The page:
Eastern Europe: the binge is over

Investing in eastern Europe used to be a 'licence to print money'. Now, the region is set to be the world's worst-performing this year.

How times change, says FAZ.net. Investing in eastern Europe used to be a "licence to print money". The CECE Index of Polish, Czech and Hungarian stocks rose fourfold in euro terms between 2003 and 2007. Now, emerging Europe is a "crisis zone" set to be the world's worst-performing region this year. Even though stockmarkets have bounced as global risk appetite has recovered since March, the CECE is still down by around 60% from its peak.

One key problem is the area's dependence on exports, which comprise 80% of GDP in Hungary and the Czech Republic and 50% in Ukraine. On top of this, unlike Asia or Latin America, eastern Europe is overleveraged. It has "binged on cheap capital from overseas to fund an unsustainable consumer boom", says Capital Economics. Huge current-account deficits (Latvia's reached 23% of GDP in 2007) and rocketing external debt (worth 50% and 37% of GDP in Latvia and Bulgaria respectively) show just how far beyond its means the region has lived.

Now capital inflows have ground to a halt. While private flows into the region reached $241bn in 2008, this year will see an outflow of $27bn, says the Institute for International Finance. Banks, who hold most of the external debt and have had difficulty refinancing, are clamping down on credit growth, undermining domestic demand. In some countries the banking system has almost collapsed, necessitating rescues by the International Monetary Fund (IMF), which has been called in by Hungary, Romania, Serbia, Latvia and Ukraine.

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All this explains why first-quarter GDP fell by 6.4% year-on-year in Romania, 5.8% in Hungary, 3.4% in the Czech Republic, 16% in Estonia and a startling 18% in Latvia. If the latter's economy keeps shrinking at its current rate it will almost halve this year.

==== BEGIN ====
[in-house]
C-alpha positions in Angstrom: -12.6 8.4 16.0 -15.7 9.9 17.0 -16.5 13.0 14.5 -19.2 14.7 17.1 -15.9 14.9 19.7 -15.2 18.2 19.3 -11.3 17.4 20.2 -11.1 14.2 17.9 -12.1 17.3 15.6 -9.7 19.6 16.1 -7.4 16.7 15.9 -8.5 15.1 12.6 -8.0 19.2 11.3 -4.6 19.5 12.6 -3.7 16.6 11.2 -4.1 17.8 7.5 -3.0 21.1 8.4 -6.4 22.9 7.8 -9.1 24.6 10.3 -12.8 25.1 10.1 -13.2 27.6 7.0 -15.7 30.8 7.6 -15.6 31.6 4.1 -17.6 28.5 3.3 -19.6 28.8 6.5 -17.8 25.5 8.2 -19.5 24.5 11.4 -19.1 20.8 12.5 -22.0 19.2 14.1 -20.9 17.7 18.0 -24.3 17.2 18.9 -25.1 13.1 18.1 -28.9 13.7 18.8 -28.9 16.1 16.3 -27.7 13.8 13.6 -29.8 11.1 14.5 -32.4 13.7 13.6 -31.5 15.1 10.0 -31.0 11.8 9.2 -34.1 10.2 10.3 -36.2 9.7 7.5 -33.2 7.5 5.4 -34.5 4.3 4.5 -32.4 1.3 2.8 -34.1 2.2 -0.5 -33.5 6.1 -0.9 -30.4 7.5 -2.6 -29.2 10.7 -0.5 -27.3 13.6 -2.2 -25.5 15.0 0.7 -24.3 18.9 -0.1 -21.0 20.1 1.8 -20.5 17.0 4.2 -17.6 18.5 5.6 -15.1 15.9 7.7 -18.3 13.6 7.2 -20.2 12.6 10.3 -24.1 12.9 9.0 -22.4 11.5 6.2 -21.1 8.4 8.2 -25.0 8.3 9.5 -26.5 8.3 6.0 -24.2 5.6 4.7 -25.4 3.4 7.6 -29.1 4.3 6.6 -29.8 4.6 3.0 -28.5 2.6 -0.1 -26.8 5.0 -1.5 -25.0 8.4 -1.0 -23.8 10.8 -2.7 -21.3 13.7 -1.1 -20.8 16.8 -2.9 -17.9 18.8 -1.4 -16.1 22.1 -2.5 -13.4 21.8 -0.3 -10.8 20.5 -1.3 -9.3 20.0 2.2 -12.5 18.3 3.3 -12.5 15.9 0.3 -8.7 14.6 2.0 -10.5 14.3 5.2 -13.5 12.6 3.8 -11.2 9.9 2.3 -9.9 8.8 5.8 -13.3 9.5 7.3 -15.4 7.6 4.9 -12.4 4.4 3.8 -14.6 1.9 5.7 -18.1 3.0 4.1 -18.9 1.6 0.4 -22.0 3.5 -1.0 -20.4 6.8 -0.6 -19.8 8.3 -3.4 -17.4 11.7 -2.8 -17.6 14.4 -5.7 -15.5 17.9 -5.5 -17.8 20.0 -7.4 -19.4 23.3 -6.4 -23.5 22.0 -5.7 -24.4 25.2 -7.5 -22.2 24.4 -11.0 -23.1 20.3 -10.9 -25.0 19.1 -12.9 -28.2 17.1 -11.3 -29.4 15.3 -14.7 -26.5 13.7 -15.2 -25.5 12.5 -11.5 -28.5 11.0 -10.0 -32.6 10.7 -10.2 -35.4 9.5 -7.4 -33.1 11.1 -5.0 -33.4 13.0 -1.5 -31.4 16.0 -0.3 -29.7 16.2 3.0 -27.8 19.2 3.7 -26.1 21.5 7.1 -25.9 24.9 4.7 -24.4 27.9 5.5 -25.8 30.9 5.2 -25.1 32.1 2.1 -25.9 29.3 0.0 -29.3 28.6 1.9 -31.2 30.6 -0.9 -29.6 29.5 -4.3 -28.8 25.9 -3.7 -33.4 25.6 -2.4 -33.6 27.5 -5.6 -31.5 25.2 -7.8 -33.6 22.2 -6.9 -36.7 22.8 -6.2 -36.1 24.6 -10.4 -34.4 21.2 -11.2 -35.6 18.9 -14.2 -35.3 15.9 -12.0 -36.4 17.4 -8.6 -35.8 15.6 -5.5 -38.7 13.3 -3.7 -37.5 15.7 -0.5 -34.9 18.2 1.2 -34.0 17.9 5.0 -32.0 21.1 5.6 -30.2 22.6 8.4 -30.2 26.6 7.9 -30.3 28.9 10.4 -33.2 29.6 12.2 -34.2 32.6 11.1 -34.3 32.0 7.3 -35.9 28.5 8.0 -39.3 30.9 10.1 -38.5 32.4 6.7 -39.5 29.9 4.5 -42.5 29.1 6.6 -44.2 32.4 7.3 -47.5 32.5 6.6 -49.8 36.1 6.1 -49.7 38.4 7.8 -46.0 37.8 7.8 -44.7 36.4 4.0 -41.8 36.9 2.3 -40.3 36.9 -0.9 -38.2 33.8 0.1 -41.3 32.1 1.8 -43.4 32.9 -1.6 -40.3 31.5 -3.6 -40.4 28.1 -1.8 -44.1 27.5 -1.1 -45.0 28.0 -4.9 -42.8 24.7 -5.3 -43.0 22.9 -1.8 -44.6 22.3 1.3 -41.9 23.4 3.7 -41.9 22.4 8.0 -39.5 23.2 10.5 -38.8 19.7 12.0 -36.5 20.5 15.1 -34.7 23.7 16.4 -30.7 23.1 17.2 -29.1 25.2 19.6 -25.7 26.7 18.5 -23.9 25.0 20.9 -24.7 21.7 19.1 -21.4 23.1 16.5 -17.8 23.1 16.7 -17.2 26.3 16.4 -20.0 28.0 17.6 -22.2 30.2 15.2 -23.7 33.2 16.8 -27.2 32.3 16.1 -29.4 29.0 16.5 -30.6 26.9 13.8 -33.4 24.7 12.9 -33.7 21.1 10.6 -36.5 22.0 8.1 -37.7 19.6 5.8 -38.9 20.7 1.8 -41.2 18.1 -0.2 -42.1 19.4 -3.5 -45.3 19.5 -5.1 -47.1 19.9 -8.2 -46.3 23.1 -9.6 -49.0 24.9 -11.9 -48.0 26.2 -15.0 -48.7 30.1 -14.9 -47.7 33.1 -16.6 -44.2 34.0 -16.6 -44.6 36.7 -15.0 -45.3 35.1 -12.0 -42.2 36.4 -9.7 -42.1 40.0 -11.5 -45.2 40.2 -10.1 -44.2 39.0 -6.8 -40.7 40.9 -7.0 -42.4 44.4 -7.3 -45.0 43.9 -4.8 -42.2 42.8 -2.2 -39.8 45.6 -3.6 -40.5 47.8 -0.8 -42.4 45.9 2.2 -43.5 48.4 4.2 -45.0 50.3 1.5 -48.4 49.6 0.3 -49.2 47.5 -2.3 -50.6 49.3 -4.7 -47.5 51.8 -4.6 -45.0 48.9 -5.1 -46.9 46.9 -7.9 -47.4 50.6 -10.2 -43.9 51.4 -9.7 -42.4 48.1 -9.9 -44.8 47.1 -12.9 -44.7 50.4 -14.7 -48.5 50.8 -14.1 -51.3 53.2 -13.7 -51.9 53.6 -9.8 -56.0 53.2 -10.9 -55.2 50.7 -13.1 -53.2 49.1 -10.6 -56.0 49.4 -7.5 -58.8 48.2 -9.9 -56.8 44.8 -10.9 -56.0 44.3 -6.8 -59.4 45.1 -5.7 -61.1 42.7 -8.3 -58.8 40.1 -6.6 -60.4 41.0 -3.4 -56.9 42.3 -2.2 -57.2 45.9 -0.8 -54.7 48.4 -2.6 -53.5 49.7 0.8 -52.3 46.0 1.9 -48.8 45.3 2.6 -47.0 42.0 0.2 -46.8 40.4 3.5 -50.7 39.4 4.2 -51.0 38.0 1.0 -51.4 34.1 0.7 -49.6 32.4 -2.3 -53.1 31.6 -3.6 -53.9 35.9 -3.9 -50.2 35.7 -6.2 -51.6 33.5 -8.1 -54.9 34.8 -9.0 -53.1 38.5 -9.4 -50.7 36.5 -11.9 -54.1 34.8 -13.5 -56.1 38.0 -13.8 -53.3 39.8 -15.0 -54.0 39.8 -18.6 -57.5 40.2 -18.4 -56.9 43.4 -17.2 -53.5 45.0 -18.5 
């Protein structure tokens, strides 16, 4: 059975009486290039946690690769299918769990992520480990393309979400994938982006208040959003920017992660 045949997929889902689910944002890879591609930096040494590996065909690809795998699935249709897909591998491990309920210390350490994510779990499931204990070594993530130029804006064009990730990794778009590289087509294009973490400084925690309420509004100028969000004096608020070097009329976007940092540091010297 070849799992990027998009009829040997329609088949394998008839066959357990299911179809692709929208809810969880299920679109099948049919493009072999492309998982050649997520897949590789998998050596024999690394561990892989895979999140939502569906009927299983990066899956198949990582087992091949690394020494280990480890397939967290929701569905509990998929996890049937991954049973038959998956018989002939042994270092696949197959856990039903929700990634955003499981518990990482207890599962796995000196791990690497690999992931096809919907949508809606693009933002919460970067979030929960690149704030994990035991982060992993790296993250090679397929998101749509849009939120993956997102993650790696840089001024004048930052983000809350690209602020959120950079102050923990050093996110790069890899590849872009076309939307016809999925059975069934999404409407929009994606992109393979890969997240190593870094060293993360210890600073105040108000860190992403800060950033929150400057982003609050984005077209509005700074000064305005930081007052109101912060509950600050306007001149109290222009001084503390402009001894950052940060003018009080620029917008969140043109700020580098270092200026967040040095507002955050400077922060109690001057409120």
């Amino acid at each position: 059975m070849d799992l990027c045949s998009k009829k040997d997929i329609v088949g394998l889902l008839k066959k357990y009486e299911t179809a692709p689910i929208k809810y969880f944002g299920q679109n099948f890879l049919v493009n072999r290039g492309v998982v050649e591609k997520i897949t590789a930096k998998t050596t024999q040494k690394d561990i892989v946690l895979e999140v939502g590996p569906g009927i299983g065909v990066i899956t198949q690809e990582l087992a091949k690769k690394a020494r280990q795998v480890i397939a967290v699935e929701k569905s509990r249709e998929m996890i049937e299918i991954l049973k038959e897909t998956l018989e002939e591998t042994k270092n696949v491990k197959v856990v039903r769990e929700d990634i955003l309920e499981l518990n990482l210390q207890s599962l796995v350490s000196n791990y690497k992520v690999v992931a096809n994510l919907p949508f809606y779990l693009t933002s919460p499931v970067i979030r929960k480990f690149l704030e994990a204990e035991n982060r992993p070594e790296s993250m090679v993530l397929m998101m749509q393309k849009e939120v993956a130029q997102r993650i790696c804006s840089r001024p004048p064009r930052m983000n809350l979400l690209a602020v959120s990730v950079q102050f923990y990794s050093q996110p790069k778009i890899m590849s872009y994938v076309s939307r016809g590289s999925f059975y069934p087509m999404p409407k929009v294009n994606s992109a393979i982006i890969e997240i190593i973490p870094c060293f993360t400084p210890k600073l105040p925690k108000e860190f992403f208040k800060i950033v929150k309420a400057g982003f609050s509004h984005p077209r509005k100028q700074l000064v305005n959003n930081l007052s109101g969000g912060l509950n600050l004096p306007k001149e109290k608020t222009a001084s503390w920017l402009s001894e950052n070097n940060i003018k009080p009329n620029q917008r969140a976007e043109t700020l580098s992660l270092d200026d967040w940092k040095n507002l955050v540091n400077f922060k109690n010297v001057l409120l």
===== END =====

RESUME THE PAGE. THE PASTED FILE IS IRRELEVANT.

The Baltics are in a particularly nasty pickle. The imbalances were greatest there, so retrenchment is bound to be painful. But what's making things even tougher is the fact that their currencies are pegged to the euro. The Baltics have high levels of foreign currency debt euro-denominated mortgages in Latvia are worth 40% of GDP so ending the peg by devaluing local currencies would be "disastrous", causing defaults to sky-rocket, says Lex in the FT.

This means the region is having to lower domestic demand in other words, clamp down on wages and prices to restore its competitiveness. And the economic freefall is set to continue. "We do not see this as the bottom," says Lars Christensen of Danske bank.

The good news is that outright disaster seems to have been averted. The IMF's resources have been beefed up to $750bn. This input, along with money pledged by the EU and the multilateral development banks, seems "more than enough to address the funding problems" in the region and help recapitalise the banking sectors, according to a recent Bank of America Securities-Merrill Lynch research report.

But economic recovery is a long way off. Banking problems are far from resolved, with non-performing loans still around 3% and expected to exceed 10%, according to Capital Economics. The group also notes that the flipside of IMF help is tighter fiscal policy, which will make the slowdown worse. A lasting upturn would require a recovery in the global economy and especially in the eurozone, eastern Europe's main trading partner, and a resumption in capital inflows to bolster growth. The latter seem especially unlikely while the credit crisis grinds on, says FAZ.net. Don't count on a sustainable bull market in eastern Europe for the foreseeable future.